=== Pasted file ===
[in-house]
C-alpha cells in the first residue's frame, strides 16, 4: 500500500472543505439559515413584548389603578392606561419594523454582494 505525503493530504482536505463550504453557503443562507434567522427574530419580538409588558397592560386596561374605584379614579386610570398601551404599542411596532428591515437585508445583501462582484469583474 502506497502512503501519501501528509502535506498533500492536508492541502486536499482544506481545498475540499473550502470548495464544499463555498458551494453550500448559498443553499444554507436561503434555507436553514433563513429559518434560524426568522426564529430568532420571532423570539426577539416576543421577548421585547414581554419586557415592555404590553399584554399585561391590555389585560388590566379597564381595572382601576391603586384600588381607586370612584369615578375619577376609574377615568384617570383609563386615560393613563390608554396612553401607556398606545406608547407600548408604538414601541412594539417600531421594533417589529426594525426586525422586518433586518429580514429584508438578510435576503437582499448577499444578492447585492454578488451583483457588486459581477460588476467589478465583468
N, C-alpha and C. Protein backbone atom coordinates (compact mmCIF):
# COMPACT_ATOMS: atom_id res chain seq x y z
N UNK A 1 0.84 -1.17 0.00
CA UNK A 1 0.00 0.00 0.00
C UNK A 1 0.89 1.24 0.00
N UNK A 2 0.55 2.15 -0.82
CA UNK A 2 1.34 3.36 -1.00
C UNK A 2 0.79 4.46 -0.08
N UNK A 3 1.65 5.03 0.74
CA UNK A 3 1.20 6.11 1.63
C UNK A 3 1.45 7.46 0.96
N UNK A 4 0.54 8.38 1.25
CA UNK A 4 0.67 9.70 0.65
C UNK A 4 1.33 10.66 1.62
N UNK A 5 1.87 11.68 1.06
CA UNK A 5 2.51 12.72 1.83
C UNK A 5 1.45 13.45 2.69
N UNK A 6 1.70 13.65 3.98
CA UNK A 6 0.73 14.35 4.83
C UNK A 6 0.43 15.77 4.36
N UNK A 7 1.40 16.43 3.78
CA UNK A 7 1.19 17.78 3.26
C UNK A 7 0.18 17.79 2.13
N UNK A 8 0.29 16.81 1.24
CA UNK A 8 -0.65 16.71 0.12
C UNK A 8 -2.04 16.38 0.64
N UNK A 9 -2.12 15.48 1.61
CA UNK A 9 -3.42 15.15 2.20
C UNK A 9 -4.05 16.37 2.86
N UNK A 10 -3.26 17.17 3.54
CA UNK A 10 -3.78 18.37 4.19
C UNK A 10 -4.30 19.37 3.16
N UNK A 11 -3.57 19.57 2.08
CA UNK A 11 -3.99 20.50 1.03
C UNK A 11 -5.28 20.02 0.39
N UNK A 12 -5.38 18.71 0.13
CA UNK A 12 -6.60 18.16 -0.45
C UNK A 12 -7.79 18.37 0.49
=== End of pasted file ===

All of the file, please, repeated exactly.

[in-house]
C-alpha cells in the first residue's frame, strides 16, 4: 500500500472543505439559515413584548389603578392606561419594523454582494 505525503493530504482536505463550504453557503443562507434567522427574530419580538409588558397592560386596561374605584379614579386610570398601551404599542411596532428591515437585508445583501462582484469583474 502506497502512503501519501501528509502535506498533500492536508492541502486536499482544506481545498475540499473550502470548495464544499463555498458551494453550500448559498443553499444554507436561503434555507436553514433563513429559518434560524426568522426564529430568532420571532423570539426577539416576543421577548421585547414581554419586557415592555404590553399584554399585561391590555389585560388590566379597564381595572382601576391603586384600588381607586370612584369615578375619577376609574377615568384617570383609563386615560393613563390608554396612553401607556398606545406608547407600548408604538414601541412594539417600531421594533417589529426594525426586525422586518433586518429580514429584508438578510435576503437582499448577499444578492447585492454578488451583483457588486459581477460588476467589478465583468
N, C-alpha and C. Protein backbone atom coordinates (compact mmCIF):
# COMPACT_ATOMS: atom_id res chain seq x y z
N UNK A 1 0.84 -1.17 0.00
CA UNK A 1 0.00 0.00 0.00
C UNK A 1 0.89 1.24 0.00
N UNK A 2 0.55 2.15 -0.82
CA UNK A 2 1.34 3.36 -1.00
C UNK A 2 0.79 4.46 -0.08
N UNK A 3 1.65 5.03 0.74
CA UNK A 3 1.20 6.11 1.63
C UNK A 3 1.45 7.46 0.96
N UNK A 4 0.54 8.38 1.25
CA UNK A 4 0.67 9.70 0.65
C UNK A 4 1.33 10.66 1.62
N UNK A 5 1.87 11.68 1.06
CA UNK A 5 2.51 12.72 1.83
C UNK A 5 1.45 13.45 2.69
N UNK A 6 1.70 13.65 3.98
CA UNK A 6 0.73 14.35 4.83
C UNK A 6 0.43 15.77 4.36
N UNK A 7 1.40 16.43 3.78
CA UNK A 7 1.19 17.78 3.26
C UNK A 7 0.18 17.79 2.13
N UNK A 8 0.29 16.81 1.24
CA UNK A 8 -0.65 16.71 0.12
C UNK A 8 -2.04 16.38 0.64
N UNK A 9 -2.12 15.48 1.61
CA UNK A 9 -3.42 15.15 2.20
C UNK A 9 -4.05 16.37 2.86
N UNK A 10 -3.26 17.17 3.54
CA UNK A 10 -3.78 18.37 4.19
C UNK A 10 -4.30 19.37 3.16
N UNK A 11 -3.57 19.57 2.08
CA UNK A 11 -3.99 20.50 1.03
C UNK A 11 -5.28 20.02 0.39
N UNK A 12 -5.38 18.71 0.13
CA UNK A 12 -6.60 18.16 -0.45
C UNK A 12 -7.79 18.37 0.49